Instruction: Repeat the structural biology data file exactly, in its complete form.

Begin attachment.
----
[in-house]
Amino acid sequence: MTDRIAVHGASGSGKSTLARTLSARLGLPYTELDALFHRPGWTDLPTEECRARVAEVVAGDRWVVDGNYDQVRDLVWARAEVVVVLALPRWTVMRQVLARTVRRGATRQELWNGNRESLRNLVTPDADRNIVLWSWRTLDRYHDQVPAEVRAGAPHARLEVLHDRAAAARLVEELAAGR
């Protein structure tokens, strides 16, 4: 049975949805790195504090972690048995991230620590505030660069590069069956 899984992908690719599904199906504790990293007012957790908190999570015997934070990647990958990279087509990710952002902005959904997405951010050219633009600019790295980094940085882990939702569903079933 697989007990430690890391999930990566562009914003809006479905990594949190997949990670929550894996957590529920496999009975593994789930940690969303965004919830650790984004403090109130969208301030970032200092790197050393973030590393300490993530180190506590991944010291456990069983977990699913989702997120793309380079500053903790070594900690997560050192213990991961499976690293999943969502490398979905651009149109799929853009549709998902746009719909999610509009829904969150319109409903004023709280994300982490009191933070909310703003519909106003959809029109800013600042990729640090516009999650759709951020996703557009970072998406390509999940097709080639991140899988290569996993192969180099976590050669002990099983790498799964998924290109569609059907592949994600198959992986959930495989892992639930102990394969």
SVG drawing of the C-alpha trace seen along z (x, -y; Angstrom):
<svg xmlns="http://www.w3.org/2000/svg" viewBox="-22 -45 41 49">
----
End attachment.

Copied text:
[in-house]
Amino acid sequence: MTDRIAVHGASGSGKSTLARTLSARLGLPYTELDALFHRPGWTDLPTEECRARVAEVVAGDRWVVDGNYDQVRDLVWARAEVVVVLALPRWTVMRQVLARTVRRGATRQELWNGNRESLRNLVTPDADRNIVLWSWRTLDRYHDQVPAEVRAGAPHARLEVLHDRAAAARLVEELAAGR
């Protein structure tokens, strides 16, 4: 049975949805790195504090972690048995991230620590505030660069590069069956 899984992908690719599904199906504790990293007012957790908190999570015997934070990647990958990279087509990710952002902005959904997405951010050219633009600019790295980094940085882990939702569903079933 697989007990430690890391999930990566562009914003809006479905990594949190997949990670929550894996957590529920496999009975593994789930940690969303965004919830650790984004403090109130969208301030970032200092790197050393973030590393300490993530180190506590991944010291456990069983977990699913989702997120793309380079500053903790070594900690997560050192213990991961499976690293999943969502490398979905651009149109799929853009549709998902746009719909999610509009829904969150319109409903004023709280994300982490009191933070909310703003519909106003959809029109800013600042990729640090516009999650759709951020996703557009970072998406390509999940097709080639991140899988290569996993192969180099976590050669002990099983790498799964998924290109569609059907592949994600198959992986959930495989892992639930102990394969």
SVG drawing of the C-alpha trace seen along z (x, -y; Angstrom):
<svg xmlns="http://www.w3.org/2000/svg" viewBox="-22 -45 41 49">